Our private education services primarily include primary and middle school education. We are able to attract students of different age groups to our School. In 2003, we launched our Liandu Foreign Language School in Lishui City. Soon after our establishment, our School had been named a private school of exemplary quality in Lishui City by Lishui Education Bureau in 2005. As of December 31, 2020, we had two campuses offering primary and middle school private education in operation. We also offered high school education services at our High School Division in collaboration with Qingtian High School. Our high school curriculum programs were designed for students from overseas Chinese families returning to China who were commonly known as the overseas Chinese returnees. In June 2020, we ceased the cooperation with Qingtian High School.

 

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Our net revenues were RMB142.5 million, RMB152.1 million and RMB159.2 million (US$24.4 million) in 2018, 2019 and 2020, respectively. Our net income was RMB27.4 million, RMB47.2 million and RMB33.6 million (US$5.1 million) in 2018, 2019 and 2020, respectively.

Major Factors Affecting Our Results of Operations

We believe that our results of operations are affected by the following factors:

Demand for Private Education in Zhejiang Province and the Rest of China

We currently operate our School in Zhejiang Province, China. Our operations are driven by the growth of demand for private education in Zhejiang Province and the rest of China. As one of the provinces with the highest per capita disposable income, Zhejiang Province has been a pioneer region for private primary and secondary education in China. The demand for private primary and secondary schools is robust in Zhejiang Province. According to the Frost & Sullivan report, the total revenue of Zhejiang Province’s private primary and secondary education industry increased at a CAGR of approximately 15.5%, from RMB9.2 billion in 2014 to RMB18.9 billion in 2019 and is expected to increase to RMB34.9 billion in 2024, representing a CAGR of approximately 13.1% from 2019 to 2024. Penetration of private schools in China increased over the past five years, which has indicated that an increasing number of students have chosen to go to private schools instead of public ones and this trend is likely to continue in the future. The development of private primary and secondary education markets are driven by a number of factors, including increasing urbanization and associated increased demand for private education, diversified course offerings, improved quality of private education and continuous government support. We believe that these factors will continue to have an impact on the demand for the private primary and secondary education market in Zhejiang Province and the rest of China, which may in return affect our results of operations.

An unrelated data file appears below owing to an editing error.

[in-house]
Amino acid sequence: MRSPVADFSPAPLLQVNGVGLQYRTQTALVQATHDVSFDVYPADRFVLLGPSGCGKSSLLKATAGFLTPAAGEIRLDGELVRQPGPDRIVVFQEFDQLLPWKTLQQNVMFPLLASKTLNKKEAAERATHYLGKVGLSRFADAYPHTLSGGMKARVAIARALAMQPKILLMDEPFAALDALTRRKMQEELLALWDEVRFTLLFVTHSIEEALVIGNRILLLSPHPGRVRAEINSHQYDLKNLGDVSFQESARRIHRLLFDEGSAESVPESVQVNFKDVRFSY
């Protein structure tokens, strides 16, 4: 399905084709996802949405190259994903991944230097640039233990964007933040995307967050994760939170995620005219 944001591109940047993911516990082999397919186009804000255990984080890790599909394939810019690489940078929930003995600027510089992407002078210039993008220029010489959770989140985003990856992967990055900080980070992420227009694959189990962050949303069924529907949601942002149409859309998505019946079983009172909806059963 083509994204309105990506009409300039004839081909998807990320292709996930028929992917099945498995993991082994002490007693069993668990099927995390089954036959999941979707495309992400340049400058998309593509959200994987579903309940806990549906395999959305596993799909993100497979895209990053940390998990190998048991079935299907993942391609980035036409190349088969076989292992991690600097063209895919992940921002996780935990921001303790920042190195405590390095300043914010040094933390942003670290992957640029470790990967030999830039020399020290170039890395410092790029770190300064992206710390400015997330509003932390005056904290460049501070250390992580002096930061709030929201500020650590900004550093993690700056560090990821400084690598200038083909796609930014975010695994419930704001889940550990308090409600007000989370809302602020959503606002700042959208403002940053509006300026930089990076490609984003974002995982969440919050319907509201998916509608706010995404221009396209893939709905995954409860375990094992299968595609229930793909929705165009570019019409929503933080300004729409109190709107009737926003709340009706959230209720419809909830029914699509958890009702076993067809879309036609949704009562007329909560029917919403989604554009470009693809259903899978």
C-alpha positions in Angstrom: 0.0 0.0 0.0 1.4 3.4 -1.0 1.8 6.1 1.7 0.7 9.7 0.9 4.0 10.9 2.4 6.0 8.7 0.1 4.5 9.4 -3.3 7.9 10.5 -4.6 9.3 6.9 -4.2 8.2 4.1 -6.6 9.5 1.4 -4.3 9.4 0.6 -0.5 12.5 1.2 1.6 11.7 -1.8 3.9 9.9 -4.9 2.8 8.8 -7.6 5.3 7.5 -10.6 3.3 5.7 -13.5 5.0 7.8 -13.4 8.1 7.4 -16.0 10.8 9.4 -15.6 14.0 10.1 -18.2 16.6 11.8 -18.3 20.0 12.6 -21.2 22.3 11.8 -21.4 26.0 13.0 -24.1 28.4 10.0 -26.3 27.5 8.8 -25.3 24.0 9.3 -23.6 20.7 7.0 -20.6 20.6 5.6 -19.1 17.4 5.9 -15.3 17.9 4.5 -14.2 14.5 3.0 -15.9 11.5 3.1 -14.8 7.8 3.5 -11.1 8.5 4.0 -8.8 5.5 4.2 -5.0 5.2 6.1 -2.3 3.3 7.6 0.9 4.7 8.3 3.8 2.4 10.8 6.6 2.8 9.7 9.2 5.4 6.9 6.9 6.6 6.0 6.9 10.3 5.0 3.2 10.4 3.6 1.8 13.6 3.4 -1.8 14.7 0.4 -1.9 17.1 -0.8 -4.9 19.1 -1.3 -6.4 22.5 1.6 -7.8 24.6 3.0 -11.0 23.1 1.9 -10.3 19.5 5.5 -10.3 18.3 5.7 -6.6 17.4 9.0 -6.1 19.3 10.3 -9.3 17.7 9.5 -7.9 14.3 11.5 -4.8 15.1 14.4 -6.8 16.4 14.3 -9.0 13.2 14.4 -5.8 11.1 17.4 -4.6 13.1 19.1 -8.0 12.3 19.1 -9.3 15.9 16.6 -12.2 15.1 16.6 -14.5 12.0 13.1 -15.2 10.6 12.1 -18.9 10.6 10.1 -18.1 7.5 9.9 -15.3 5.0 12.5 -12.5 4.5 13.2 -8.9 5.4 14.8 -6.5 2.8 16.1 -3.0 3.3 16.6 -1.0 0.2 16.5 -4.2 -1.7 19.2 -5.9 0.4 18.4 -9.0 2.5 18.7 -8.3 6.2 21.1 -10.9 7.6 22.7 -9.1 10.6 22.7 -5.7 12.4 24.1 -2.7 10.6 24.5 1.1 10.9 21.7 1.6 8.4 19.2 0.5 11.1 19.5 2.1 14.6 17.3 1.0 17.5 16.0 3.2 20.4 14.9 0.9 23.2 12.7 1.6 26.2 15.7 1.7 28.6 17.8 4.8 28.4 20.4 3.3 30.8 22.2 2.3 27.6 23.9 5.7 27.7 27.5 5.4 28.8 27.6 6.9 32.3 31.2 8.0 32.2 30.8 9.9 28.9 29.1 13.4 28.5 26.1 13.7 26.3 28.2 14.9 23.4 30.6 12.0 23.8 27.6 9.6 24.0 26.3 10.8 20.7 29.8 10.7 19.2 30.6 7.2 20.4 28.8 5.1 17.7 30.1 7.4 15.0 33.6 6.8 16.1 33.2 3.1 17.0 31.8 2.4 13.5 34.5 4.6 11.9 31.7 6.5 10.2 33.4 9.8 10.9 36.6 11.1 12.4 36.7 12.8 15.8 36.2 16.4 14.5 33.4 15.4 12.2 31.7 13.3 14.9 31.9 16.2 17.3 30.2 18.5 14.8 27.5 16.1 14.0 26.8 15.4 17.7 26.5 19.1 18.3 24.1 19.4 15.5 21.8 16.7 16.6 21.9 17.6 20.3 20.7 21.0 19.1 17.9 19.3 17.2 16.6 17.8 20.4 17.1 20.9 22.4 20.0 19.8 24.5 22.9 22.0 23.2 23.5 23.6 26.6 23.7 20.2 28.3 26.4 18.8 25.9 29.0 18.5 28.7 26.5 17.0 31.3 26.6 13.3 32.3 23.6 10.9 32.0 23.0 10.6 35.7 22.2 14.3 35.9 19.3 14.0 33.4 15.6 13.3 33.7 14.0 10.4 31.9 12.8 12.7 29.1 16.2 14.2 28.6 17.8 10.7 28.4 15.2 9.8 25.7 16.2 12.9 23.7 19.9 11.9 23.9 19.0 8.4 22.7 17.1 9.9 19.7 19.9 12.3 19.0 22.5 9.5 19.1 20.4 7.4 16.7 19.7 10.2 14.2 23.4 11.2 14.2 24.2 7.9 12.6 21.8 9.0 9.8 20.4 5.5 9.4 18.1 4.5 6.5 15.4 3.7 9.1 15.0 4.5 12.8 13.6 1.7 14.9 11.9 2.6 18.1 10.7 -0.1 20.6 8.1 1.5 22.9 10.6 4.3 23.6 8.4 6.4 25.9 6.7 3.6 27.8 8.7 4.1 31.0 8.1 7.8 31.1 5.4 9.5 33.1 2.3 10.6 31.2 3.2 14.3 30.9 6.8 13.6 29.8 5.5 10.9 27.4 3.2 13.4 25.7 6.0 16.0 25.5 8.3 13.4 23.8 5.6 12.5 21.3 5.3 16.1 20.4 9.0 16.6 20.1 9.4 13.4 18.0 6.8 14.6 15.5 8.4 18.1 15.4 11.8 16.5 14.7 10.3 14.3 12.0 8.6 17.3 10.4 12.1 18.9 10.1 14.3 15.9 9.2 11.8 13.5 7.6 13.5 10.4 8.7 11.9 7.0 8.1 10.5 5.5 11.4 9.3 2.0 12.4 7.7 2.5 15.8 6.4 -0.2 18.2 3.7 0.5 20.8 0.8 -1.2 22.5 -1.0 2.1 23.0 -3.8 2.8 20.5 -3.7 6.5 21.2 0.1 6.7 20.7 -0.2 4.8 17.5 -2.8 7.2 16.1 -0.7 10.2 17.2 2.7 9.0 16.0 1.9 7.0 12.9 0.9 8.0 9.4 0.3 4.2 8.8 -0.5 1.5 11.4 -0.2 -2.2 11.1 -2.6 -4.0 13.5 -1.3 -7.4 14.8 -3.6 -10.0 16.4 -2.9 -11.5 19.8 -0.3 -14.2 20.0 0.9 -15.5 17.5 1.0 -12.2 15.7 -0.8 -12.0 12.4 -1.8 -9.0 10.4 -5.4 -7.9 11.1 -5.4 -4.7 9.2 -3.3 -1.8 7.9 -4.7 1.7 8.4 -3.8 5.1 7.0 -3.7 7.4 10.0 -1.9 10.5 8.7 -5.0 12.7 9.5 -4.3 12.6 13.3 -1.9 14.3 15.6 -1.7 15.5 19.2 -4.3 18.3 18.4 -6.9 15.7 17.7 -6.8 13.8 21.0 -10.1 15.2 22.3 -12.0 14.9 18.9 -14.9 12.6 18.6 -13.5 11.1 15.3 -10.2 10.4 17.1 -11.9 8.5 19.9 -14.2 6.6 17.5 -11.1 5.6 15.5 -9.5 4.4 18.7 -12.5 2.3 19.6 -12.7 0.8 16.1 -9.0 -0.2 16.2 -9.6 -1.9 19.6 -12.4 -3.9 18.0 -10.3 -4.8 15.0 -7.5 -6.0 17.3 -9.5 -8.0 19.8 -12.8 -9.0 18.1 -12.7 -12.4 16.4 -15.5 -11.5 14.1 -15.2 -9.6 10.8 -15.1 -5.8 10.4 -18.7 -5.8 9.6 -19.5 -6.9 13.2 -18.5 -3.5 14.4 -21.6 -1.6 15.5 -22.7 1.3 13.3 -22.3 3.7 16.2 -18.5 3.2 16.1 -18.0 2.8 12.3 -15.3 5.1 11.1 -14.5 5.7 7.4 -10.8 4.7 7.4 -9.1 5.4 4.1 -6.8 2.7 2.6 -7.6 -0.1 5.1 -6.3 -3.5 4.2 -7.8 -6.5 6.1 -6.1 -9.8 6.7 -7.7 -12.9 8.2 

Level of our student enrollment

Our net revenues and profitability are dependent on the level of student enrollment at our School. According to the Frost & Sullivan report, we were one of the top ten private primary and secondary education institutes in Zhejiang Province in terms of the students enrolled on a monthly average basis for the 2019/2020 school year. The total number of students enrolled in our School was 4,478, 4,558 and 4,855 (excluding our existing students of our High School Division who were enrolled by and before the end of June 2020) as of September 1, 2018, 2019 and 2020, respectively.